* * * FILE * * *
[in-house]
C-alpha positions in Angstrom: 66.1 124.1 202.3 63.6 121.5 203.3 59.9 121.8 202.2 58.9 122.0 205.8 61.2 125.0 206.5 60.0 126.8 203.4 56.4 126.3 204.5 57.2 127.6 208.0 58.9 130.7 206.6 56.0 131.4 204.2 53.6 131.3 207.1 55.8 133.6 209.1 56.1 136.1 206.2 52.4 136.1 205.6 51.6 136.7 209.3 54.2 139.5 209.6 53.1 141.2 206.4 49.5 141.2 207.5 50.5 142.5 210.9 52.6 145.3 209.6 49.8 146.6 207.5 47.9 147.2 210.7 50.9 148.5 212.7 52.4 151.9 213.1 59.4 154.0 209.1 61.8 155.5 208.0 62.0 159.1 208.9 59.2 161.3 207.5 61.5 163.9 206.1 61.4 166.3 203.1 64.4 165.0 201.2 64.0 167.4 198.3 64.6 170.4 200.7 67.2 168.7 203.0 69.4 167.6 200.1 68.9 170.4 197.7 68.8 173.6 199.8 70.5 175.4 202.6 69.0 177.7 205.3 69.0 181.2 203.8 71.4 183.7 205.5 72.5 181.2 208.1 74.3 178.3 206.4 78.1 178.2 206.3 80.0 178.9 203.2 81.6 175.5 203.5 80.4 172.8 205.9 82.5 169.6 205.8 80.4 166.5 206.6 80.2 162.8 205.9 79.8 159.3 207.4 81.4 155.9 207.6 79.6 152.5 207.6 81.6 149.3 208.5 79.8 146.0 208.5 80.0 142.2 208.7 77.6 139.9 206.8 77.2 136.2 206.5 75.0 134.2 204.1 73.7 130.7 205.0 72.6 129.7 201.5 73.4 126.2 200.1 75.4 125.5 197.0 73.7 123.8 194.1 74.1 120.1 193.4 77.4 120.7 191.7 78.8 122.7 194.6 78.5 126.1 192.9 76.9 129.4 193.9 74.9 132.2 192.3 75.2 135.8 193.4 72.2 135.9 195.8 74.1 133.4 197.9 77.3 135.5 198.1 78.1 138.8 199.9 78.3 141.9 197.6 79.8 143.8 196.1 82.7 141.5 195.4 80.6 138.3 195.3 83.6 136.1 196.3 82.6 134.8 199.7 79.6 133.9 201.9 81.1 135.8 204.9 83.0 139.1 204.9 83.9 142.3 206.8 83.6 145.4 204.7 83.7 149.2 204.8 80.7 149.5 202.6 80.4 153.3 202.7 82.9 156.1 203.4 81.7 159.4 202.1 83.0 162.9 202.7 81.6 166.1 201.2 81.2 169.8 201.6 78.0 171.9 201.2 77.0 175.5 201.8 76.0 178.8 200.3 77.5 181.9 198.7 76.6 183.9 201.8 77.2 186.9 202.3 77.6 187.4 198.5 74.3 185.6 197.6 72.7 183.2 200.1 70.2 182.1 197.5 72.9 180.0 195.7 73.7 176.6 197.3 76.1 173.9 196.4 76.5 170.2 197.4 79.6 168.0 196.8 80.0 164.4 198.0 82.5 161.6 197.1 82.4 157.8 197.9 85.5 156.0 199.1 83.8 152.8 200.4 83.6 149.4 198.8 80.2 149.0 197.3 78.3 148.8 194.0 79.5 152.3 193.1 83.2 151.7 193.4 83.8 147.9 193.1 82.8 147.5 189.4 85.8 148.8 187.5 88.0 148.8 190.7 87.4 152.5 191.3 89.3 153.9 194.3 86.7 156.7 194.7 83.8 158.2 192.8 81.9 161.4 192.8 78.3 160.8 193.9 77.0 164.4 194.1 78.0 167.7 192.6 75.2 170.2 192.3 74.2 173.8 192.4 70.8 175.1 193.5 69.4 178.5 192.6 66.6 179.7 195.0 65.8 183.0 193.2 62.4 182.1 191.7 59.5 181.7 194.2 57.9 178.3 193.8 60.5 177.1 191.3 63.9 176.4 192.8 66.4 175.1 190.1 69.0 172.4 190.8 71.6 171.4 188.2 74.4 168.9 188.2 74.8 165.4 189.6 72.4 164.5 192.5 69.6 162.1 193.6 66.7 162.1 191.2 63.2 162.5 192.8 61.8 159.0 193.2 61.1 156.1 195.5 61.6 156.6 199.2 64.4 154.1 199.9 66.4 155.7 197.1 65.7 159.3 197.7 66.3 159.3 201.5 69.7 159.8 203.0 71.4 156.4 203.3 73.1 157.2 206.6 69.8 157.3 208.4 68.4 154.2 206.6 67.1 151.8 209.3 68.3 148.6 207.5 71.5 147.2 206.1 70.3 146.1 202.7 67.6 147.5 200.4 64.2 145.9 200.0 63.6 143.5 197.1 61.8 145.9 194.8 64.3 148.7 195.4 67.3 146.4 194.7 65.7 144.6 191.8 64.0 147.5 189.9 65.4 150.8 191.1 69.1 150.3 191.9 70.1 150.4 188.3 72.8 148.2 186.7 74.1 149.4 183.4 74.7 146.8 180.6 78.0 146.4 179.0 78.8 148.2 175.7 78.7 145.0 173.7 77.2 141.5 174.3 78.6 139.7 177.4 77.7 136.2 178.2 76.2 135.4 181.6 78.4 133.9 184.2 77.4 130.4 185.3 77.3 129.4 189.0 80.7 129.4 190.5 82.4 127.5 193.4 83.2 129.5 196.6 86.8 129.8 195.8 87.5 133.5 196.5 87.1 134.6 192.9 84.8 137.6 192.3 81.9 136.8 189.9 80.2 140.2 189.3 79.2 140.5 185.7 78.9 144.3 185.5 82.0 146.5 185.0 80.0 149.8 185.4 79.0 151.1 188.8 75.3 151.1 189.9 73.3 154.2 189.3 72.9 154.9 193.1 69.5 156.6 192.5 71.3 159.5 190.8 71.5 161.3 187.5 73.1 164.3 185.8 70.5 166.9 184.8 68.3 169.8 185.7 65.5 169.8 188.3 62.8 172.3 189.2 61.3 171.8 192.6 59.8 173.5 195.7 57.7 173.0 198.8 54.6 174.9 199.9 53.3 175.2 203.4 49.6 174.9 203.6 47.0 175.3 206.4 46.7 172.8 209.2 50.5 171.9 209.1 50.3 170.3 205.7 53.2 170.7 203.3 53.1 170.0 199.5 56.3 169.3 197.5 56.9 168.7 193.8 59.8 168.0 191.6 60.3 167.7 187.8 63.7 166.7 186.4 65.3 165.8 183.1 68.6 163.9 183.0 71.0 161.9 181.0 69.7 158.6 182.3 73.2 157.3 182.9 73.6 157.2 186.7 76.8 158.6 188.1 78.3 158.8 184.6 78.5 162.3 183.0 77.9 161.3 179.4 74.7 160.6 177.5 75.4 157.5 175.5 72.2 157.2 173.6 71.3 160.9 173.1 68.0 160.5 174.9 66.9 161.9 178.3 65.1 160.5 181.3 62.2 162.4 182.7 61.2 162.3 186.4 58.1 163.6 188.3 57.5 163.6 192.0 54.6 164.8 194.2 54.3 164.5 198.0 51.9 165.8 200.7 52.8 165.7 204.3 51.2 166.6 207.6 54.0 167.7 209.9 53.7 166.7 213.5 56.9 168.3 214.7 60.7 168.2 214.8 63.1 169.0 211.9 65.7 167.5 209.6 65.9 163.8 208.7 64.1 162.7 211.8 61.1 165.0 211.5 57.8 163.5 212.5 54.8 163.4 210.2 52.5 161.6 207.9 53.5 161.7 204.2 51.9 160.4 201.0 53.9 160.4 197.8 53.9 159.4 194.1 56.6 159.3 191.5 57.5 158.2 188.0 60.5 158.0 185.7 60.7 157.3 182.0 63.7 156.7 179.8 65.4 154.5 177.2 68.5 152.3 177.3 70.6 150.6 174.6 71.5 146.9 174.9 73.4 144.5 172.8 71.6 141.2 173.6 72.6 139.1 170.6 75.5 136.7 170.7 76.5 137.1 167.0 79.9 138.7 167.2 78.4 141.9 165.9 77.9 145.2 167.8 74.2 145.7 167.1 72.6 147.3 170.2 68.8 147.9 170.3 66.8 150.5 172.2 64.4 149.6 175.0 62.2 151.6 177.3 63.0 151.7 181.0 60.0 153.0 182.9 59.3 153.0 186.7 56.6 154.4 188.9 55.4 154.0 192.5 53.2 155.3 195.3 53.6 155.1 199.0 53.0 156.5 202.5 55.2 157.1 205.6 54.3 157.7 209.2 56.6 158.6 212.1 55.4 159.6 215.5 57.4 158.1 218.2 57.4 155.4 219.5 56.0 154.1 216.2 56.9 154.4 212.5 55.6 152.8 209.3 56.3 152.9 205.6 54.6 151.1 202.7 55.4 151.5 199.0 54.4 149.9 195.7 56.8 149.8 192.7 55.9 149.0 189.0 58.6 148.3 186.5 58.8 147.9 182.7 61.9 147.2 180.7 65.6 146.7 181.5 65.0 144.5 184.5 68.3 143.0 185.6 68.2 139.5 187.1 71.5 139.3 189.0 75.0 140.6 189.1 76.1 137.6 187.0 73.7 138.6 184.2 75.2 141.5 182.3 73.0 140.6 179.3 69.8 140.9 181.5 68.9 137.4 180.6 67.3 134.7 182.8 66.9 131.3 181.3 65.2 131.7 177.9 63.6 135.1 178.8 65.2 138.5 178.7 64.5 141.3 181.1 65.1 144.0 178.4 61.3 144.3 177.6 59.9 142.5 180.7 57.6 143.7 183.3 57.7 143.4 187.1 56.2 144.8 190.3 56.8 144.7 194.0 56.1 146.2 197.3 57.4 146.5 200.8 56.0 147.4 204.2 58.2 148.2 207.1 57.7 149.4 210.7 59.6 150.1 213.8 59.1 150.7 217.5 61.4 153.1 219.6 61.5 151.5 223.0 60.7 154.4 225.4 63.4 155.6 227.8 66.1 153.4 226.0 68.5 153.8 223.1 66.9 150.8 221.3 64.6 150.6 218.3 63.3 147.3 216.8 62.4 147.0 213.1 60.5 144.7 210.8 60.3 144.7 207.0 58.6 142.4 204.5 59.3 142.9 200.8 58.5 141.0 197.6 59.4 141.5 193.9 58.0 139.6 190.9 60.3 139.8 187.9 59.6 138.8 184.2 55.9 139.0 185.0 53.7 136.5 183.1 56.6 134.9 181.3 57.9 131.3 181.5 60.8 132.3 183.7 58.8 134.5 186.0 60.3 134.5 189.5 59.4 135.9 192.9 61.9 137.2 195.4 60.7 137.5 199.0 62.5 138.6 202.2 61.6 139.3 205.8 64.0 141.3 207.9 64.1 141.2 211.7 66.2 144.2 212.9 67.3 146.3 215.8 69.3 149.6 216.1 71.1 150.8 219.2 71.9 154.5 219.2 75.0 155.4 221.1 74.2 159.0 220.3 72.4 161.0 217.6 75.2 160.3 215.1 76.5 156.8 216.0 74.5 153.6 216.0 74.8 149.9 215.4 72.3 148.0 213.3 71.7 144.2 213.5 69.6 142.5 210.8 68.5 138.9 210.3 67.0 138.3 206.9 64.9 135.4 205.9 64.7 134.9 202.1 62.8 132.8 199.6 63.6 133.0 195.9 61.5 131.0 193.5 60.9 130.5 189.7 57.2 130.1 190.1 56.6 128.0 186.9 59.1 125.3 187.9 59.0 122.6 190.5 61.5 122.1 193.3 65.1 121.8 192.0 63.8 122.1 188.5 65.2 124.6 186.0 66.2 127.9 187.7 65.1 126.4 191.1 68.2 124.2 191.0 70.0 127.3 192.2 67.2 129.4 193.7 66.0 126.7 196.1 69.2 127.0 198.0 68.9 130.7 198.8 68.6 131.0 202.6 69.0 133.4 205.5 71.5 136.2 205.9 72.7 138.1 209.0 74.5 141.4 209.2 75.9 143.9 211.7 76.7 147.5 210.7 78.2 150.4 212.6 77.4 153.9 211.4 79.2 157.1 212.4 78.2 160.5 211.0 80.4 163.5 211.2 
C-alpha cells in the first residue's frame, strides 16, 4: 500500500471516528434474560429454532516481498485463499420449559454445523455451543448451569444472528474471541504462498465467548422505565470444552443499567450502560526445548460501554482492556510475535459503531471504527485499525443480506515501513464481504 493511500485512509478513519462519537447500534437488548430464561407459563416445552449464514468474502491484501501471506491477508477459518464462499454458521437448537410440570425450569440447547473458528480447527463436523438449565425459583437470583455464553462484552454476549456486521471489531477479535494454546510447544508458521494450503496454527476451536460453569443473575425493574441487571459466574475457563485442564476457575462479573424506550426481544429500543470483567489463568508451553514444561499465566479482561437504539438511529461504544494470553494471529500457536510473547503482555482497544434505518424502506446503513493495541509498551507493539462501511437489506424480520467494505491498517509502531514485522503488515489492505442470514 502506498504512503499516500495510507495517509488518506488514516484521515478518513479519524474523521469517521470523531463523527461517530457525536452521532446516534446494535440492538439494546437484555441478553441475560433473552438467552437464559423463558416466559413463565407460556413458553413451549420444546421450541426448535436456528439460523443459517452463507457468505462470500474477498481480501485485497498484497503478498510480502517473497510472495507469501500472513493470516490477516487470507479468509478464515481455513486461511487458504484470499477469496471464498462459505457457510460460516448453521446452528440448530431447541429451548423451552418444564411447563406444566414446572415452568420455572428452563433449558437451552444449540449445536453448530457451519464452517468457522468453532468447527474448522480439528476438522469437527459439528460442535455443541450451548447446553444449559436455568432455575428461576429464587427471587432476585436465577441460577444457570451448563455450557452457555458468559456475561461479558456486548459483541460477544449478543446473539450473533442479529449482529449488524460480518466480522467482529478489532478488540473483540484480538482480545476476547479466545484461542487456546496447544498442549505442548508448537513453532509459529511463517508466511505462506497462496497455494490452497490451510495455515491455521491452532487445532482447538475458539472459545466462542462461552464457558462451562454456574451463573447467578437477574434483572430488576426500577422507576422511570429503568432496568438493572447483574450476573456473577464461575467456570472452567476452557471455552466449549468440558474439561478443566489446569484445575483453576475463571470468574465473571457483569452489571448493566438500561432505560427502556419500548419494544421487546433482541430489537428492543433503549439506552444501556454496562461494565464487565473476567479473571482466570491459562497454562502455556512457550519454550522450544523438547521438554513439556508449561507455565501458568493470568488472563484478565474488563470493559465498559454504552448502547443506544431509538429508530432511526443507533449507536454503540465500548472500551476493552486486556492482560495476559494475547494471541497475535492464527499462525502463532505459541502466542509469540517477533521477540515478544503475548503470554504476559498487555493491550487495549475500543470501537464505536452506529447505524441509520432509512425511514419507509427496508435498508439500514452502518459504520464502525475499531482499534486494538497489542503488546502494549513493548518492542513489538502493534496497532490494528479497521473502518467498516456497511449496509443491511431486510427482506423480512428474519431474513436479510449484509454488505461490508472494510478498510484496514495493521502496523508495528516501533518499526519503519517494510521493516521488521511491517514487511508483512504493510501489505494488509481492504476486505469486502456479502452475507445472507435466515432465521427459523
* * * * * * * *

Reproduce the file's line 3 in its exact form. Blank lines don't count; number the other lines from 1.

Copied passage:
C-alpha cells in the first residue's frame, strides 16, 4: 500500500471516528434474560429454532516481498485463499420449559454445523455451543448451569444472528474471541504462498465467548422505565470444552443499567450502560526445548460501554482492556510475535459503531471504527485499525443480506515501513464481504 493511500485512509478513519462519537447500534437488548430464561407459563416445552449464514468474502491484501501471506491477508477459518464462499454458521437448537410440570425450569440447547473458528480447527463436523438449565425459583437470583455464553462484552454476549456486521471489531477479535494454546510447544508458521494450503496454527476451536460453569443473575425493574441487571459466574475457563485442564476457575462479573424506550426481544429500543470483567489463568508451553514444561499465566479482561437504539438511529461504544494470553494471529500457536510473547503482555482497544434505518424502506446503513493495541509498551507493539462501511437489506424480520467494505491498517509502531514485522503488515489492505442470514 502506498504512503499516500495510507495517509488518506488514516484521515478518513479519524474523521469517521470523531463523527461517530457525536452521532446516534446494535440492538439494546437484555441478553441475560433473552438467552437464559423463558416466559413463565407460556413458553413451549420444546421450541426448535436456528439460523443459517452463507457468505462470500474477498481480501485485497498484497503478498510480502517473497510472495507469501500472513493470516490477516487470507479468509478464515481455513486461511487458504484470499477469496471464498462459505457457510460460516448453521446452528440448530431447541429451548423451552418444564411447563406444566414446572415452568420455572428452563433449558437451552444449540449445536453448530457451519464452517468457522468453532468447527474448522480439528476438522469437527459439528460442535455443541450451548447446553444449559436455568432455575428461576429464587427471587432476585436465577441460577444457570451448563455450557452457555458468559456475561461479558456486548459483541460477544449478543446473539450473533442479529449482529449488524460480518466480522467482529478489532478488540473483540484480538482480545476476547479466545484461542487456546496447544498442549505442548508448537513453532509459529511463517508466511505462506497462496497455494490452497490451510495455515491455521491452532487445532482447538475458539472459545466462542462461552464457558462451562454456574451463573447467578437477574434483572430488576426500577422507576422511570429503568432496568438493572447483574450476573456473577464461575467456570472452567476452557471455552466449549468440558474439561478443566489446569484445575483453576475463571470468574465473571457483569452489571448493566438500561432505560427502556419500548419494544421487546433482541430489537428492543433503549439506552444501556454496562461494565464487565473476567479473571482466570491459562497454562502455556512457550519454550522450544523438547521438554513439556508449561507455565501458568493470568488472563484478565474488563470493559465498559454504552448502547443506544431509538429508530432511526443507533449507536454503540465500548472500551476493552486486556492482560495476559494475547494471541497475535492464527499462525502463532505459541502466542509469540517477533521477540515478544503475548503470554504476559498487555493491550487495549475500543470501537464505536452506529447505524441509520432509512425511514419507509427496508435498508439500514452502518459504520464502525475499531482499534486494538497489542503488546502494549513493548518492542513489538502493534496497532490494528479497521473502518467498516456497511449496509443491511431486510427482506423480512428474519431474513436479510449484509454488505461490508472494510478498510484496514495493521502496523508495528516501533518499526519503519517494510521493516521488521511491517514487511508483512504493510501489505494488509481492504476486505469486502456479502452475507445472507435466515432465521427459523